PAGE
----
Diabetes can increase the risk of developing vision problems and certain eye diseases.
Controlling blood sugar levels can help prevent or delay complications. Regular, dilated eye health exams are important for people with diabetes to monitor for signs of diabetic eye disease.
Keep reading to learn more about how diabetes can affect your sight, the steps you can take to prevent diabetic eye disease, and the treatment options available!
How Does Diabetes Affect the Eyes?
When you have diabetes, your body cannot make or use insulin properly. Consequently, sugar will accumulate in the blood vessels in your body, including your eyes, and lead to conditions such as diabetic eye disease.
What is Diabetic Eye Disease?
Diabetic eye disease is a group of eye conditions caused by diabetes. The most common form of diabetic eye disease is diabetic retinopathy.
Diabetic retinopathy occurs when high blood sugar levels damage the delicate tiny vessels at the back of your eye called the retina. Early symptoms include floaters, blurriness, difficulties perceiving colors, and dark areas of vision. Left untreated, diabetic retinopathy can cause vision loss or blindness.
There are two kinds of diabetic retinopathy:
Non-Proliferative Diabetic Retinopathy (NPDR)
This is the earliest stage of diabetic retinopathy. When you have NPDR, the walls of the blood vessels in your retina become weak due to high blood sugar.
As a result, these vessels ooze fluid and blood into the retina. The leakage may decrease vision if it makes the macula swell.
At the center of the retina is the macula. It’s responsible for your straight-ahead vision and enables you to see fine details clearly.
Proliferative Diabetic Retinopathy (PDR)
Proliferative retinopathy is the advanced stage and occurs when too much blood sugar blocks the tiny blood vessels that nourish your retina, closing off blood supply.
Consequently, your eye will attempt to replace the damaged vessels by growing new ones. However, the new blood vessels are weak and can easily bleed into the vitreous, causing severe vision loss.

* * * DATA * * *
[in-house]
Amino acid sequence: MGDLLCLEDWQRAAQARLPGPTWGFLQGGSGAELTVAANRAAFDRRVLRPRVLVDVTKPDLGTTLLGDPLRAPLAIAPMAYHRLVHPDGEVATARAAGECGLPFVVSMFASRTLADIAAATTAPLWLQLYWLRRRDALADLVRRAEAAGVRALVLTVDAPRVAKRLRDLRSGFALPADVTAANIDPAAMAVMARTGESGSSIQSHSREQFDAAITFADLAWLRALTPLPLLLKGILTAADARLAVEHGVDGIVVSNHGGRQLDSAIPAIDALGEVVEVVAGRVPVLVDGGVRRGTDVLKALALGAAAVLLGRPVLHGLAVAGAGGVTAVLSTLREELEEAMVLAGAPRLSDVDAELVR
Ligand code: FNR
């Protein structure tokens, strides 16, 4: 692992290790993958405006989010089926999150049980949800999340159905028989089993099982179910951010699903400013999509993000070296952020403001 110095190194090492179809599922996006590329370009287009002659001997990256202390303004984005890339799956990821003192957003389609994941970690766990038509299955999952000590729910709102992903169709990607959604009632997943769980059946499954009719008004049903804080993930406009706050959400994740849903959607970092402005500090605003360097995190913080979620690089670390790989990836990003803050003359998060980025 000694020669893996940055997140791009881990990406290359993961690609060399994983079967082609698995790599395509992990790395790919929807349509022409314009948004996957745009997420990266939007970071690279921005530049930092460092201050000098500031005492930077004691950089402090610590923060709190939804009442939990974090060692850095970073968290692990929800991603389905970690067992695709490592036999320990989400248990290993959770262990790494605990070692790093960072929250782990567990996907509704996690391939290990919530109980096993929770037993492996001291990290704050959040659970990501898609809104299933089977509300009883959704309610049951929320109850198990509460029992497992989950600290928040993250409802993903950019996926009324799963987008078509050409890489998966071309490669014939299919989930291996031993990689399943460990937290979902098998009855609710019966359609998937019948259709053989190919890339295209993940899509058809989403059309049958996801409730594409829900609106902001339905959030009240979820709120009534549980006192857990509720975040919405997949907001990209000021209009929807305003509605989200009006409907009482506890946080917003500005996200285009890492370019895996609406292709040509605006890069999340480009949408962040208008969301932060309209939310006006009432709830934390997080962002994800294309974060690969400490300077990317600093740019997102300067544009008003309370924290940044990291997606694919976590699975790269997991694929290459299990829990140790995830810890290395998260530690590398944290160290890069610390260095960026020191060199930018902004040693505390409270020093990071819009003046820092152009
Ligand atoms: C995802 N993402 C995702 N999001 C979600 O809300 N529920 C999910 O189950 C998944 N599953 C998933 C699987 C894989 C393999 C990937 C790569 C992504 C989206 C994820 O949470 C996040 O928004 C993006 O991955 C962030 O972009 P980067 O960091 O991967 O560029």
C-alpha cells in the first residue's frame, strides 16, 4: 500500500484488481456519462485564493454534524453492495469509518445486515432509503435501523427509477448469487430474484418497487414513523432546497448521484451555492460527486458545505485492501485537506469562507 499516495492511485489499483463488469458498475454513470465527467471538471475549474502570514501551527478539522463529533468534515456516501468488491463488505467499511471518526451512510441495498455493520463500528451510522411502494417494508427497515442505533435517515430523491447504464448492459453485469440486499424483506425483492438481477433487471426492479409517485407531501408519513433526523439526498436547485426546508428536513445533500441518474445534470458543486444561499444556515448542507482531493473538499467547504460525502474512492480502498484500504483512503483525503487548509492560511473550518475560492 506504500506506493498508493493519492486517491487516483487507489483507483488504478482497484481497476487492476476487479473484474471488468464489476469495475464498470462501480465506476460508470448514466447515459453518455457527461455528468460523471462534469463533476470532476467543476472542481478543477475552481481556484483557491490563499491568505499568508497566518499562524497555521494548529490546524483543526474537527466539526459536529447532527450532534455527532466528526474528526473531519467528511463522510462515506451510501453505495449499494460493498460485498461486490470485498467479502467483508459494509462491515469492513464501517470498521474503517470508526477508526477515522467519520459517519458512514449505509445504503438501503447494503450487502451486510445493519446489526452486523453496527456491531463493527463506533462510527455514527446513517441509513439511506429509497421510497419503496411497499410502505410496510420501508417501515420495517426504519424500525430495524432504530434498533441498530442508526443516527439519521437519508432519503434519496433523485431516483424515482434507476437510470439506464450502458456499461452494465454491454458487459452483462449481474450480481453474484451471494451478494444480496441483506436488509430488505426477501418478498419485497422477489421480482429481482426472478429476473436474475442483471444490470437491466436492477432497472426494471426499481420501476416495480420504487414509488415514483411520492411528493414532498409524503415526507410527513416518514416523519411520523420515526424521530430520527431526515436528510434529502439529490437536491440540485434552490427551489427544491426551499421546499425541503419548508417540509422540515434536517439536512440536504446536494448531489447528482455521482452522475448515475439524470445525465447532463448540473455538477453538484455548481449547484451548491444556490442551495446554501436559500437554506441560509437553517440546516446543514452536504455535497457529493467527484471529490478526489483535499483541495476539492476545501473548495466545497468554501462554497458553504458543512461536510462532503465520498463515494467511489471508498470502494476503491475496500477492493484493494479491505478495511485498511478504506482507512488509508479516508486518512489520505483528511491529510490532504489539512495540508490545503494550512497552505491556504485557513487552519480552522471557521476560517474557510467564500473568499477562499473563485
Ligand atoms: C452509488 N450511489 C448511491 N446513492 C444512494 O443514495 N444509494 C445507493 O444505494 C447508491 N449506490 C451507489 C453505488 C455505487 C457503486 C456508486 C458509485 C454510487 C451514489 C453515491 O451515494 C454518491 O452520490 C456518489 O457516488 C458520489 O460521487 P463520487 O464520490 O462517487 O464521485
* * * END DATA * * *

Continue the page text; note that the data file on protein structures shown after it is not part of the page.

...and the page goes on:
The vitreous is the clear gel-like fluid in your eye. It fills the space between the retina and the lens.
The abnormal blood vessels can also lead to scar tissue formation, which can cause the retina to detach.
Can You Prevent Diabetic Eye Disease?
It’s not always possible to prevent diabetic retinopathy. But you can minimize your risk with these tips.
Monitor Your Blood Sugar Levels
Ask your doctor what your target levels are and how often you should check and record your blood sugar. Regularly monitoring your sugars can ensure you stay on top of them, which allows for improved control.
The closer you get to your target levels, the lower your likelihood of developing diabetic eye disease.
Manage Your Diabetes
Living a healthy lifestyle can help keep blood sugars in the target range. Prioritize a healthier diet with more fiber, like whole grains, vegetables, and fruits, and eat less carbohydrates.
Physical activity like walking for at least 30 minutes a day should also be part of your routine.
How is Diabetic Eye Disease Treated?
There are a few options your eye doctor has when it comes to treating diabetic eye disease, such as:
Anti-VEGF medications work by blocking VEGF, the protein that encourages the growth of fragile blood vessels. The medications also help decrease swelling in the macula, slowing vision loss.
Laser treatment may be used to seal off leaky vessels to reduce swelling of the retina. The treatment can also be used to shrink abnormal blood vessels and prevent them from forming again.
If the leaky blood vessels bleed into the retina, you may need a vitrectomy. The vitreous mixed with blood will be removed during this procedure.
Your eye surgeon will then replace the vitreous with a saline solution. This enables light to pass through the clear solution and focus on the retina.
Save Your Vision from Diabetes
At VisionPoint Eye Center, our expert eye doctors can detect even the most subtle signs of diabetic eye disease through dilated eye exams. When caught early, there are effective treatments that can slow or prevent your condition from worsening and preserve your sight.
Schedule your comprehensive eye health exam at VisionPoint Eye Center in Bloomington, IL, today!